For others, we can ask if the risk profile calls for an enhancement to growth (those who can stomach the volatility and want that octane in their portfolio). We won’t do this thoughtlessly, as many advisors and investors do. We are looking to bottom-up, company-driven, truly price-disconnected opportunities in Emerging Markets, in Small Cap equity, and in true Innovation and Disruption – not stale, over-priced names driven by popularity and familiarity.
And finally, we look to increase exposure to alternatives, subject to liquidity needs, cash flow needs, and total risk tolerance. We primarily see an increase in alternatives coming from a decrease in bonds, as we don’t believe most investors need a decrease in their equity allocation. But on a case by case basis, the time has come to Magnify the benefits of alternatives, and recognize the “no good option” policy has produced. One can take the lower returns the zero rate environment has created, or they can take the higher portfolio volatility replacing those bonds with stocks will represent, or they can take the different risks that increased alternatives will present, without elevating equity beta, and without succumbing to the zero rate reality in Boring Bonds.
There is so much more to say here, but Operation Magnify requires a re-visiting of one’s risk appetite, a gut check on volatility comfort, and most importantly, a true process and deliberation with your advisor to re-consider and optimally allocate across the seven building blocks of a thoughtful and elegant portfolio.
A few other odds and ends …
Coloring it in even more
I thought this chart provided even more color than what I included last week about the high levels of cash still on the sideline during COVID. When we talk about money market levels that were near $5 trillion, it really doesn’t tell us anything, because we had $3.6 trillion (or so) for quite some time before COVID. Standard fare. But the jump an additional $1.15 trillion was anything but standard, and the $370 billion since re-deployed out of cash (stocks and bonds) happened quicker than one would expect in normal circumstances. Yet the “excess” cash remains ~$800 billion, so the story is not done.
Energy Complex Value
If the factors that keep energy companies from receiving rational valuations are sentiment and various ESG/social constrictions, there is, of course, one solution that would take all that pressure out and allow unbridled value realization – a private equity take-out.
Reliable travel surveys are beginning to show significant pent-up demand for vacation travel. I would expect this number to increase even more as more travel restrictions are lifted.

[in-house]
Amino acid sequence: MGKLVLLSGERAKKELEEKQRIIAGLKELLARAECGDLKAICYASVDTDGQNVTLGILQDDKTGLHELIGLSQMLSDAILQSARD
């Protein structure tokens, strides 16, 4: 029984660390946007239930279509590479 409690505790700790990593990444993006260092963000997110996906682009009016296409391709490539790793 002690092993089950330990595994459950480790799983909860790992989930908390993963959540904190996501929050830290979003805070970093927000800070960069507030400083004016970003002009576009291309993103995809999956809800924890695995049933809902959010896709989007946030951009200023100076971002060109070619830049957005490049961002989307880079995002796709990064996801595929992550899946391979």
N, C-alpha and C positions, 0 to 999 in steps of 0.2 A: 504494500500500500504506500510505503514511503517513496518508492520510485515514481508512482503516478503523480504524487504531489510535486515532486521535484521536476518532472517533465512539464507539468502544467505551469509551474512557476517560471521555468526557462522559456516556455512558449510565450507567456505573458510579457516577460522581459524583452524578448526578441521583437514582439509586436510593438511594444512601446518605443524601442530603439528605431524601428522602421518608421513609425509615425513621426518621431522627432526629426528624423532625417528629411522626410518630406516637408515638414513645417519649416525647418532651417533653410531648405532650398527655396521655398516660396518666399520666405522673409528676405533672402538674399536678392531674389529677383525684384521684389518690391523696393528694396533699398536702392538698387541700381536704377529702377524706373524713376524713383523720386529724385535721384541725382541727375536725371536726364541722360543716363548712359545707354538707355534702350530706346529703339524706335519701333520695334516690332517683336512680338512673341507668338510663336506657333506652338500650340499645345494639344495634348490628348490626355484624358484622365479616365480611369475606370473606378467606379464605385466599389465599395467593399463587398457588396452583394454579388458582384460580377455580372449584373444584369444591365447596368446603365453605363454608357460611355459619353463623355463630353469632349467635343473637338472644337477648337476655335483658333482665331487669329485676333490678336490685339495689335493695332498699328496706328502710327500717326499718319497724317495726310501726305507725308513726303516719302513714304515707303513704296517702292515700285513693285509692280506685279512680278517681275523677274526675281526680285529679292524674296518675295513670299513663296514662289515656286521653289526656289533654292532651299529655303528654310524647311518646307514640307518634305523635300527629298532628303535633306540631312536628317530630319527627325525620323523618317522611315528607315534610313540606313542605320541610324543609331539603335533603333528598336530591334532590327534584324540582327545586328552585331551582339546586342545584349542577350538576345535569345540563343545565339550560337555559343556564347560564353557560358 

Air travel remains down 60-70% and yet business travel has still been very anemic, so that looms as a catalyst to a significant move higher.
Hotel levels have picked up much more than I would have expected, and one can easily see improved sentiment, loosened restriction, more progress in therapeutic and vaccine, all working together to close this gap even more.
Politics & Money: Beltway Bulls and Bears
- Going into the debate Tuesday night, the betting odds had Biden at 54.8% and President Trump at 42.8%. Now, the odds are 59.8% and 40.6%, back to a ~20% spread.
Chart of the Week
People can fixate on ZIRP all they want (zero interest rate policy), but the “other” central bank story of 2020 and beyond is and will be what they have done with their balance sheets, and their support to liquidity in capital markets. This Y/Y increase is stupefying not just for its magnitude, but for its composition.
Quote of the Week
“Well, you know, for me, the action is the juice.”
— Michael Cheritto
David L. Bahnsen, CFP®, CIMA® is the founder, Managing Director, and Chief Investment Officer of The Bahnsen Group, a private wealth management boutique based in Newport Beach, managing over $1 billion in client assets. David has been named as one of Barron’s America’s Top 1,200 Advisors as well as On Wall Street’s Top 40 Advisors Under 40 and Financial Times Top 300 Advisors in America. He brought The Bahnsen Group independent through the elite boutique fiduciary, HighTower Advisors, in April 2015 after eight years as a Chairman’s Club Managing Director at Morgan Stanley and seven years as a First Vice President at UBS Financial Services. He is a frequent guest on CNBC and Fox Business and is a regular contributor to Forbes.
David serves on the Board of Directors for the National Review Institute and the Lincoln Club of Orange County, and is a founding Trustee for Pacifica Christian High School of Orange County.
David’s true passions include anything related to USC football, the financial markets, politics, and his house in the desert. His ultimate passions are his lovely wife of 15+ years, Joleen, their gorgeous and brilliant children, sons Mitchell and Graham, and daughter Sadie, and the life they’ve created together in Newport Beach, California.